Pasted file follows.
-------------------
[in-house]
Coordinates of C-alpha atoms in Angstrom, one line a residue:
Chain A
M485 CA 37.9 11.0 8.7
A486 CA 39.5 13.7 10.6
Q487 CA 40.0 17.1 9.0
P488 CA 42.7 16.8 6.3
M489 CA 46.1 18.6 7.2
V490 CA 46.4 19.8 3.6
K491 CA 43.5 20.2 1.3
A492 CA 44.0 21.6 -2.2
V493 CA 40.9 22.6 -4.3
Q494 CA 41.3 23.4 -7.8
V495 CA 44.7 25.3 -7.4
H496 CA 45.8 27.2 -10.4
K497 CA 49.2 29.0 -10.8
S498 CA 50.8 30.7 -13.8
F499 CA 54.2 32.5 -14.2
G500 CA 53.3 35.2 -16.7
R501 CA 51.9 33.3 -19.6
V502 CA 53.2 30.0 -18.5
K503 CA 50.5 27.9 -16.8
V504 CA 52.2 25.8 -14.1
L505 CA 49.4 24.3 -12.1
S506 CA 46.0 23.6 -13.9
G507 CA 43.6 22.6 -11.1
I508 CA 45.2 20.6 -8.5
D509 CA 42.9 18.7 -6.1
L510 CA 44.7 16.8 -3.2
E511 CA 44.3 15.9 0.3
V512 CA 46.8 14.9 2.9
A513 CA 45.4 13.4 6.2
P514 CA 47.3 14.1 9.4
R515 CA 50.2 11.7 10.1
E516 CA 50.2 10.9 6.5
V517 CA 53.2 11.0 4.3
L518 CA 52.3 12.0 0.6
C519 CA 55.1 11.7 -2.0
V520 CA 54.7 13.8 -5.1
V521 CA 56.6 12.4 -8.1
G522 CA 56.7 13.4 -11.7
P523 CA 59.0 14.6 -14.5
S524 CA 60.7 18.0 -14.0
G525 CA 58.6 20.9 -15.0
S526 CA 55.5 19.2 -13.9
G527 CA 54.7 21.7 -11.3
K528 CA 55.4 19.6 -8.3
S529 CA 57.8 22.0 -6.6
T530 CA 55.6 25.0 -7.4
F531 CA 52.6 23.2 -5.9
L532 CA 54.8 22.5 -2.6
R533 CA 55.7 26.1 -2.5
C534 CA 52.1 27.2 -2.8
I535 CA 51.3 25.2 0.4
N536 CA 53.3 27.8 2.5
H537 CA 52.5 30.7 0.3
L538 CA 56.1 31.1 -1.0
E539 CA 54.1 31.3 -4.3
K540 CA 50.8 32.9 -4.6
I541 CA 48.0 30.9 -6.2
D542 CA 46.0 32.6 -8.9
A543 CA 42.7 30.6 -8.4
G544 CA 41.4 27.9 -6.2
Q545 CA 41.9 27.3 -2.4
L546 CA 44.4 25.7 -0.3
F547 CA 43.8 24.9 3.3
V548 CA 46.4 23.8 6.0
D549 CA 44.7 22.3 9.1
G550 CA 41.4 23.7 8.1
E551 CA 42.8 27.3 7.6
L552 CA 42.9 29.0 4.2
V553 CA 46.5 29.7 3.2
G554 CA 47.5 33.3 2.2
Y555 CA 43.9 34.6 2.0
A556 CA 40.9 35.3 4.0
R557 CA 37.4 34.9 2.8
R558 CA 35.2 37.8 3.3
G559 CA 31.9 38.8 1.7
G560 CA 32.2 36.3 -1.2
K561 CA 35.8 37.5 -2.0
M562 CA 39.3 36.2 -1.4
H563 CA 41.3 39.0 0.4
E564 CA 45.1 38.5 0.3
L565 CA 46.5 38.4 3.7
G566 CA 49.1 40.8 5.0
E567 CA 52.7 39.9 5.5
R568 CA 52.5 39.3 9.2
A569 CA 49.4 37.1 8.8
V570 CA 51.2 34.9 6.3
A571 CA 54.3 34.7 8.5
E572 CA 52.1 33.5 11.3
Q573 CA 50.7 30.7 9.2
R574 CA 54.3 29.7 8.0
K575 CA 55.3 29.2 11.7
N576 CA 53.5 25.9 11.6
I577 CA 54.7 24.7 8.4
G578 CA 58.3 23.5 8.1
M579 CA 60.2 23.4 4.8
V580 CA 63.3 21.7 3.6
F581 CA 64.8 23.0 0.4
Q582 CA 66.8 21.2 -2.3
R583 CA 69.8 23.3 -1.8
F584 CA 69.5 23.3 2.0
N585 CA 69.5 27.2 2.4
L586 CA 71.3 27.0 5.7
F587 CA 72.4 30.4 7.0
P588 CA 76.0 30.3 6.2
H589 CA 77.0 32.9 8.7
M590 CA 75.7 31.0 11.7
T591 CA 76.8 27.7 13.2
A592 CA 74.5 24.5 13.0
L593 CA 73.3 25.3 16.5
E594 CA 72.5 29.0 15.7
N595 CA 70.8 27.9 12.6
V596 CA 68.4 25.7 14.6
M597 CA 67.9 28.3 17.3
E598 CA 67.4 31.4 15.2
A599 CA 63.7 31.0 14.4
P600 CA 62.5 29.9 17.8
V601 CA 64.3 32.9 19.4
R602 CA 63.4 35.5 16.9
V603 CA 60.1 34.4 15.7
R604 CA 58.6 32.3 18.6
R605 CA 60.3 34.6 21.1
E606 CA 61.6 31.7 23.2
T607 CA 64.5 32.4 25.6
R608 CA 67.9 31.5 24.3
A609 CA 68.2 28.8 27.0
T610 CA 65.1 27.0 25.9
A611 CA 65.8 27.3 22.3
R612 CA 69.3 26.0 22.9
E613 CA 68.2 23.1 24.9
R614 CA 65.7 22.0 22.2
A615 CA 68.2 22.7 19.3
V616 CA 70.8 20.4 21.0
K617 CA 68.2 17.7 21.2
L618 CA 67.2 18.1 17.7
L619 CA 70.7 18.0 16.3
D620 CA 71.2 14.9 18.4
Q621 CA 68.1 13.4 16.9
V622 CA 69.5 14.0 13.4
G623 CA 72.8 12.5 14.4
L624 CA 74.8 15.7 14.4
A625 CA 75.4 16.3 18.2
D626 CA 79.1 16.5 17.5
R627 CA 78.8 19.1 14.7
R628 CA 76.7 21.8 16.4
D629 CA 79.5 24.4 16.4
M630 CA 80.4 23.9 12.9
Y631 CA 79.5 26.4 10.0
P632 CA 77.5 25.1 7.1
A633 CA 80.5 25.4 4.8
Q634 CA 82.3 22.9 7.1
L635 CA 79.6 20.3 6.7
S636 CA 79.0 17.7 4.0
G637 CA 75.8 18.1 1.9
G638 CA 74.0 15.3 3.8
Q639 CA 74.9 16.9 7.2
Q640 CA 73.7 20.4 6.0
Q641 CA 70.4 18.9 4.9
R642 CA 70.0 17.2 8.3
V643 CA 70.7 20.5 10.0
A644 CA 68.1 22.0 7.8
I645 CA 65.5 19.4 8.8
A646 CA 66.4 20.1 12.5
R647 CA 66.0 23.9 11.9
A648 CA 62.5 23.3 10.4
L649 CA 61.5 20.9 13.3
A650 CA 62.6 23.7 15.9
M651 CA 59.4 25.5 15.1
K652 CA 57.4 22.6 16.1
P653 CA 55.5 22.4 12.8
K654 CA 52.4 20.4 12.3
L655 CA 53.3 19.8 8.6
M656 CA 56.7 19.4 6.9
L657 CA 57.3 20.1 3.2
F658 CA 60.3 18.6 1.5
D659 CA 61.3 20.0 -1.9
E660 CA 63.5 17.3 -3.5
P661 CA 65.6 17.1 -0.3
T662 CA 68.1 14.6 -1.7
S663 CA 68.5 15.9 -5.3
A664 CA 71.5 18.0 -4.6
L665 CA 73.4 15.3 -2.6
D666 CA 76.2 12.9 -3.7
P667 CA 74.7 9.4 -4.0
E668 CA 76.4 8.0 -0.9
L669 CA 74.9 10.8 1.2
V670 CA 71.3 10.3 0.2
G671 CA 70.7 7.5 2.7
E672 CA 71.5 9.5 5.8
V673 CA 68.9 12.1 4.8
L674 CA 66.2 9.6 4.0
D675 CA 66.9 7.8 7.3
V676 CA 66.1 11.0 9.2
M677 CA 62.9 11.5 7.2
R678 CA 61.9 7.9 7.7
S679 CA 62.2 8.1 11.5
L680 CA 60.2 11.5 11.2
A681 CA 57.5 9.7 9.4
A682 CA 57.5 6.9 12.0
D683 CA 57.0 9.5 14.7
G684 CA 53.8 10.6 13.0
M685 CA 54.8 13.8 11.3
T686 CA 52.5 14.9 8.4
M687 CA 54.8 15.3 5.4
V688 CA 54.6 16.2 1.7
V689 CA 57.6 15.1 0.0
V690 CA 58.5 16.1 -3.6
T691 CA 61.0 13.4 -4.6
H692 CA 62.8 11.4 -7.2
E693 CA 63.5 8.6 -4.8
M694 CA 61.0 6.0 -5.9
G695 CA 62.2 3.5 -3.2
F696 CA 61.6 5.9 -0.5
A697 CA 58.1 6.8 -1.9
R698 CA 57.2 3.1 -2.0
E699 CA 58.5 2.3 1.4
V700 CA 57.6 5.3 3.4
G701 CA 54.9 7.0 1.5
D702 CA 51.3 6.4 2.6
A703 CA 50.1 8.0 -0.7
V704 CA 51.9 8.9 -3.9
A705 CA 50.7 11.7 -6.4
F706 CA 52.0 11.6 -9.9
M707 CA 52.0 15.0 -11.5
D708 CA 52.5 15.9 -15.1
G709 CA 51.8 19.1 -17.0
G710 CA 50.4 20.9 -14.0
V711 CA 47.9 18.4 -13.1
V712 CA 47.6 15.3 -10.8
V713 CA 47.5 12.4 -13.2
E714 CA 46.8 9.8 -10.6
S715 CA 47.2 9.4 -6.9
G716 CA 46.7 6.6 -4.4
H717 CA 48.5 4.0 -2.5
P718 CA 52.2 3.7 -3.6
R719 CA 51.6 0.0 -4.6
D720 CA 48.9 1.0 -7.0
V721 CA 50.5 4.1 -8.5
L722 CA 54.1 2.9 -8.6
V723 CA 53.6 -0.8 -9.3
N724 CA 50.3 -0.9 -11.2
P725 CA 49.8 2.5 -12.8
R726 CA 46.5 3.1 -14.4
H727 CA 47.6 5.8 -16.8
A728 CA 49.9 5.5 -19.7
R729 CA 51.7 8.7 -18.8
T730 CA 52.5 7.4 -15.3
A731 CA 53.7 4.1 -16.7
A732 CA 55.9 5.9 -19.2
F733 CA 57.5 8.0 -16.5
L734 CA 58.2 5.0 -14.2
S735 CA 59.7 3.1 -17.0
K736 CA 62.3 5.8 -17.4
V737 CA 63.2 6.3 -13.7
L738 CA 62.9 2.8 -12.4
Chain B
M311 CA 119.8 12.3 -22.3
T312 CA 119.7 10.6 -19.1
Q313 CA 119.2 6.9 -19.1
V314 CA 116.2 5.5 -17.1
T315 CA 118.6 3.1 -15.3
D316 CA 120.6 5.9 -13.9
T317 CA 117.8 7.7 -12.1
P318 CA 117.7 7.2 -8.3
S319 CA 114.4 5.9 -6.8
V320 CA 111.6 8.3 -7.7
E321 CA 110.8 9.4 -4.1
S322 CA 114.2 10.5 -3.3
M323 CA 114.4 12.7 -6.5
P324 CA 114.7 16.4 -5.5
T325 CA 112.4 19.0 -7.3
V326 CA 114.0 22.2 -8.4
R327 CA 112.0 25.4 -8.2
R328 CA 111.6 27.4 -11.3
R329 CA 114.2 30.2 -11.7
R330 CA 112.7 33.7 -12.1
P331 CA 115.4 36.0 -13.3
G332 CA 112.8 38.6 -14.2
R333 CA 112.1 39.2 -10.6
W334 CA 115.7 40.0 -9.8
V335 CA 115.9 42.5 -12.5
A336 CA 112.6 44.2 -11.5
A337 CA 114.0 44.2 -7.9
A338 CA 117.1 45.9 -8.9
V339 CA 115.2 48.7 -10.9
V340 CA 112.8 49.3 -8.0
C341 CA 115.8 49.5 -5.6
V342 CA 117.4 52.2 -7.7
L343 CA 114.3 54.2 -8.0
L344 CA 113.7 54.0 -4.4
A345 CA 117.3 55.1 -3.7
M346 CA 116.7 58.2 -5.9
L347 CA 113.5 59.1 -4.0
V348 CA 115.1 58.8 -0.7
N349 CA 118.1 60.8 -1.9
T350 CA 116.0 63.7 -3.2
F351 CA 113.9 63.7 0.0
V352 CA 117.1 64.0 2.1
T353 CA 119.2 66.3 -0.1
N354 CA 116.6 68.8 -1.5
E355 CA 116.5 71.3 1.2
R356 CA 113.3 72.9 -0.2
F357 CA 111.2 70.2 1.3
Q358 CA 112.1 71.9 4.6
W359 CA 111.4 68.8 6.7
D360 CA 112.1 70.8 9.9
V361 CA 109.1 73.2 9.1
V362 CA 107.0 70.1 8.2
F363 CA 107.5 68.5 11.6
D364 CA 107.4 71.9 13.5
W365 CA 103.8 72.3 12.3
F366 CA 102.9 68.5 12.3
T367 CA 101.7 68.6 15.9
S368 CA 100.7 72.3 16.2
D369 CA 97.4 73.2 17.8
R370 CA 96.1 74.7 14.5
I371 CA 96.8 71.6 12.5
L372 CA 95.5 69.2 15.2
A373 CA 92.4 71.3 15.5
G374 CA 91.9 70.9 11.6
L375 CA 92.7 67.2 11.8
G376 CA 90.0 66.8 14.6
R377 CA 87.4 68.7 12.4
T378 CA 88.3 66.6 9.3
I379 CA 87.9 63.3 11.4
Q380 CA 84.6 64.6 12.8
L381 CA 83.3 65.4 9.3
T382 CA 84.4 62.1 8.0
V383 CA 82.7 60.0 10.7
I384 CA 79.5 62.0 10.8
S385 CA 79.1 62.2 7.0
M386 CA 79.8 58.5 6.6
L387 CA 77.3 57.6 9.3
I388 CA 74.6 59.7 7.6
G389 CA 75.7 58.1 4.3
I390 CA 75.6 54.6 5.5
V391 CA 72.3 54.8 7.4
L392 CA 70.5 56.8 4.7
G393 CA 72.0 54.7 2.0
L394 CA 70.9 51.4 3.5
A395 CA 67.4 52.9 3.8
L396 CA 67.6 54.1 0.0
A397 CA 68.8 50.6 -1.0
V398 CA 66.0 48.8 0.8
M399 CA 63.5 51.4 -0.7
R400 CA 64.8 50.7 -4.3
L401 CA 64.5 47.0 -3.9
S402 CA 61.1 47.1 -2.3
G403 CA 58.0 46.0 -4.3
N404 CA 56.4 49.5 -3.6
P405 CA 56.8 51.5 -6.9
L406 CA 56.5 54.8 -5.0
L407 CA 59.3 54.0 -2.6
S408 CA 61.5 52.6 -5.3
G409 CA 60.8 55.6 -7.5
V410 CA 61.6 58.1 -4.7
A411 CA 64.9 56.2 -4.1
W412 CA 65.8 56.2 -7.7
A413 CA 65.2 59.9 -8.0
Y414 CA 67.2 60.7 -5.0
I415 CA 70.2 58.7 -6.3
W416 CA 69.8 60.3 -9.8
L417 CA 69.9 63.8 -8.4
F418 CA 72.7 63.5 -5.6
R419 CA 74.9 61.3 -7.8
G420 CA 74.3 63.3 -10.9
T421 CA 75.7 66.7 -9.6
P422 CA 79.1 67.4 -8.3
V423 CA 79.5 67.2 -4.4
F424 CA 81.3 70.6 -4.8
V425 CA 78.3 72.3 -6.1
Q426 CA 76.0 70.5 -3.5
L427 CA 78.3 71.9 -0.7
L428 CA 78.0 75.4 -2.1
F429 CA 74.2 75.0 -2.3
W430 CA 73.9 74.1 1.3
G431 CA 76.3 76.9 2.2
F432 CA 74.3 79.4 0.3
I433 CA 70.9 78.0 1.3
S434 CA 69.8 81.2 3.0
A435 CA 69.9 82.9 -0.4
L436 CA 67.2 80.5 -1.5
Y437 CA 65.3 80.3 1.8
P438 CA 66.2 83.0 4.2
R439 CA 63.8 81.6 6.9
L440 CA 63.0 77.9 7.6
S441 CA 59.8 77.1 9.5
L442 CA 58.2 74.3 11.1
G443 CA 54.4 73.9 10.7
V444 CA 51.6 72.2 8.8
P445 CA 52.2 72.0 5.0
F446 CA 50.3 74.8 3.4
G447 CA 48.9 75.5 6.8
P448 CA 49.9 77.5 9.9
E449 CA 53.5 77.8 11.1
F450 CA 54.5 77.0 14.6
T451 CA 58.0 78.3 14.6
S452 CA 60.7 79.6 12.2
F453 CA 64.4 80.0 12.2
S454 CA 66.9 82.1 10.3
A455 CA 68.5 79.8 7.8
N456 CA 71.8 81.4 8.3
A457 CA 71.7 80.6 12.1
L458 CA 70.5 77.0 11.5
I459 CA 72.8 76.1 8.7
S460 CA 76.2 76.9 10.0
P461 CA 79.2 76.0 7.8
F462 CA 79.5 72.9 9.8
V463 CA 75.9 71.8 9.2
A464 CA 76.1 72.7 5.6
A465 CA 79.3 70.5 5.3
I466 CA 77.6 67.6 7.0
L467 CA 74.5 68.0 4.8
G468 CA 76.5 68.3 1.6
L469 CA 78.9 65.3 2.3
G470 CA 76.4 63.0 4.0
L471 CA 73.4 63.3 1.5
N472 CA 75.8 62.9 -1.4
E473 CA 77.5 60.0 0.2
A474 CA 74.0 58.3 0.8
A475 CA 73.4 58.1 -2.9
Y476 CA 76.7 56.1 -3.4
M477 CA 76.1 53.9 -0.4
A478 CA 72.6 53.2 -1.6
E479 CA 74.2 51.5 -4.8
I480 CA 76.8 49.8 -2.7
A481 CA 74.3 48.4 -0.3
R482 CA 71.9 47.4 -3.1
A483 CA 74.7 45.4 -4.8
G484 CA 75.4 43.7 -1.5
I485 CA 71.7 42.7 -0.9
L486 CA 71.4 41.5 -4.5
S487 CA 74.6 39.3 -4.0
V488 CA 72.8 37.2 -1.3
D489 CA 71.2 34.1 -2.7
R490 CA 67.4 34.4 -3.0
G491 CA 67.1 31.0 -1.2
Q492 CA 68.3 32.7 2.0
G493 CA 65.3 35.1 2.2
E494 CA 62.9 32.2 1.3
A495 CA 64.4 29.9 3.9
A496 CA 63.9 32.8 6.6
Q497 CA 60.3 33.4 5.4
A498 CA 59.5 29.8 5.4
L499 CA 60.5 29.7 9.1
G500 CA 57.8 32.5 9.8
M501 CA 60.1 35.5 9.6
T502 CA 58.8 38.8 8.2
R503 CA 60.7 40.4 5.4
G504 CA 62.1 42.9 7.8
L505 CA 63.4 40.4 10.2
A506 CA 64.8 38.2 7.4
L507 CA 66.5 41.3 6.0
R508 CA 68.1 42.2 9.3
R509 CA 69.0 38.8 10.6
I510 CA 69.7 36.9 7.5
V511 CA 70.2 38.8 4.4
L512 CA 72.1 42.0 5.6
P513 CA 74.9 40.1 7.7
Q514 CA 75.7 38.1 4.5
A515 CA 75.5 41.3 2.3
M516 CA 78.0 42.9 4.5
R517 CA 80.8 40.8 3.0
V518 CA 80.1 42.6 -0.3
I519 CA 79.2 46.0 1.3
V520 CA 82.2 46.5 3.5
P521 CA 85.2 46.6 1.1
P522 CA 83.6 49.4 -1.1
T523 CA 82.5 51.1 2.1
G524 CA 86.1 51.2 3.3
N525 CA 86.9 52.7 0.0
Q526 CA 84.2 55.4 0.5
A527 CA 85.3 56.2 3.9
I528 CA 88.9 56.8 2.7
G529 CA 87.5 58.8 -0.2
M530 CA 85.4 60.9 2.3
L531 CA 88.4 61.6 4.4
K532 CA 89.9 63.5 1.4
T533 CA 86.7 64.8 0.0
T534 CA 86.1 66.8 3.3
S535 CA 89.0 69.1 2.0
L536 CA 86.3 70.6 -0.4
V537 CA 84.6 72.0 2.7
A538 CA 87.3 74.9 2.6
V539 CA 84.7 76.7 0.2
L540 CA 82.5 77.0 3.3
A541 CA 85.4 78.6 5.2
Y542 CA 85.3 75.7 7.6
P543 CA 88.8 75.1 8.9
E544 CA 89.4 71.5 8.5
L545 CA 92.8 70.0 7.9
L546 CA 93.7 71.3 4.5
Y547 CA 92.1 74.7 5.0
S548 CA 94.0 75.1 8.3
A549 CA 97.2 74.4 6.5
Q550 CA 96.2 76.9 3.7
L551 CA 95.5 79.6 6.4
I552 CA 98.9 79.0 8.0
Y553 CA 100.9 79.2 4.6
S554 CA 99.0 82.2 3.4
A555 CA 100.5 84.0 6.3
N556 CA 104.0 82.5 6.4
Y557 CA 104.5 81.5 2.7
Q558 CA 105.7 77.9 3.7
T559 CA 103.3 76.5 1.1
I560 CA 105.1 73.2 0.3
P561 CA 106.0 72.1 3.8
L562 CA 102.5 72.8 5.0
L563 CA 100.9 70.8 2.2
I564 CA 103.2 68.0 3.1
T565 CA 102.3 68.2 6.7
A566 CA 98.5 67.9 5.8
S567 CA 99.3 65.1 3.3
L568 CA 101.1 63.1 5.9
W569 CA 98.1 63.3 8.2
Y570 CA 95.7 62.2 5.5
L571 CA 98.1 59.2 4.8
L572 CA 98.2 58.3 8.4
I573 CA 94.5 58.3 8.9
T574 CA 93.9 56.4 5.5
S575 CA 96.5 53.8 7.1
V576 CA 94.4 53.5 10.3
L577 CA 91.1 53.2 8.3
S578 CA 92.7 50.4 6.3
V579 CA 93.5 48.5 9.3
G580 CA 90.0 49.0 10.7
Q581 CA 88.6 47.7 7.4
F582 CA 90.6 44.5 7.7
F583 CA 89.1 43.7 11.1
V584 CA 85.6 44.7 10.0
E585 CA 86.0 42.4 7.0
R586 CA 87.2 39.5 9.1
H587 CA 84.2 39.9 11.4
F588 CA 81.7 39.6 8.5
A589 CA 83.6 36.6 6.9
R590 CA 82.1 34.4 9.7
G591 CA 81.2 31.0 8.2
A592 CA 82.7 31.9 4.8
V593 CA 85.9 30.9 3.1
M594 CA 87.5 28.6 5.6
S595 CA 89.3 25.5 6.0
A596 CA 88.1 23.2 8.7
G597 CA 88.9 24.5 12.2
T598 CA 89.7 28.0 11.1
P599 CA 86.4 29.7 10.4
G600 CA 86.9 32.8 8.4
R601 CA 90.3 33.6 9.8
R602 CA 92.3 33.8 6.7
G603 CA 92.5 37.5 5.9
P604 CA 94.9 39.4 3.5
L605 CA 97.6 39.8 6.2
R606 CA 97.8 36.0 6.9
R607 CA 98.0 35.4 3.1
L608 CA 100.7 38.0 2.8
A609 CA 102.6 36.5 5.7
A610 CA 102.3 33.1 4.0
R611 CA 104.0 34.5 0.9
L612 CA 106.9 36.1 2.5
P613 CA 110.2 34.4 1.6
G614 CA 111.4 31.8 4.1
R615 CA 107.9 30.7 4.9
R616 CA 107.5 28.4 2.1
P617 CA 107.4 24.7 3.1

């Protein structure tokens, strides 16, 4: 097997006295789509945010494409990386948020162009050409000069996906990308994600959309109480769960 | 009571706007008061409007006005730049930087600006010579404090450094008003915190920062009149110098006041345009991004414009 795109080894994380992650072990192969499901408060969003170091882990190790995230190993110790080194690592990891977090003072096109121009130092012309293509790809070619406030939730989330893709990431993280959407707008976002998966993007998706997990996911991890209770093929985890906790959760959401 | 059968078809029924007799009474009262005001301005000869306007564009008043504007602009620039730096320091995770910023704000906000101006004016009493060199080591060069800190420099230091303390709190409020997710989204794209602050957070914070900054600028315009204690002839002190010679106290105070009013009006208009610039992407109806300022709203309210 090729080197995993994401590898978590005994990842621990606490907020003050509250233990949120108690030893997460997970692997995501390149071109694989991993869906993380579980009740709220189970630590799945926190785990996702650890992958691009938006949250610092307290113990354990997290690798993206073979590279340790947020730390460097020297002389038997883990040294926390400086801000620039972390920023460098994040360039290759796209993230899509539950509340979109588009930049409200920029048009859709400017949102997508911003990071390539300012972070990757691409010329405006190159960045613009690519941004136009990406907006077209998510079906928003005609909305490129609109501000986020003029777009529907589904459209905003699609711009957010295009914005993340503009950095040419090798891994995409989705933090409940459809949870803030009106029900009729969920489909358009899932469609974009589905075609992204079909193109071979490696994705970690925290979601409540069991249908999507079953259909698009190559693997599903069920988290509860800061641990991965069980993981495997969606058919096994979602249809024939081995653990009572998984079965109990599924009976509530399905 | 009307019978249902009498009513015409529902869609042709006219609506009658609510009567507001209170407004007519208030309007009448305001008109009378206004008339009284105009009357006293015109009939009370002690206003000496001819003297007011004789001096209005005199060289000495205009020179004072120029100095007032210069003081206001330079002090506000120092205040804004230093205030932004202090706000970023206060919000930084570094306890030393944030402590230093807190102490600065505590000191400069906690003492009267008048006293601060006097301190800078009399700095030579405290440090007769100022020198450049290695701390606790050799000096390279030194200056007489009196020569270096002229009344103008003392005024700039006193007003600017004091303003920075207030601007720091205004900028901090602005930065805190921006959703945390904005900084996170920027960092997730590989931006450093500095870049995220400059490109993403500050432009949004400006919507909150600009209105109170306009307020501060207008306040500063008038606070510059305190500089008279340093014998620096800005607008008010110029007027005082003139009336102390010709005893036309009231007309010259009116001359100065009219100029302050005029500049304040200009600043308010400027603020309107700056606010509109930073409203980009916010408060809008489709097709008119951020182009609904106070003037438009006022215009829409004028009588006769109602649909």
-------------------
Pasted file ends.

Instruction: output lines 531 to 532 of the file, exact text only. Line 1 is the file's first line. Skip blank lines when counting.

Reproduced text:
F583 CA 89.1 43.7 11.1
V584 CA 85.6 44.7 10.0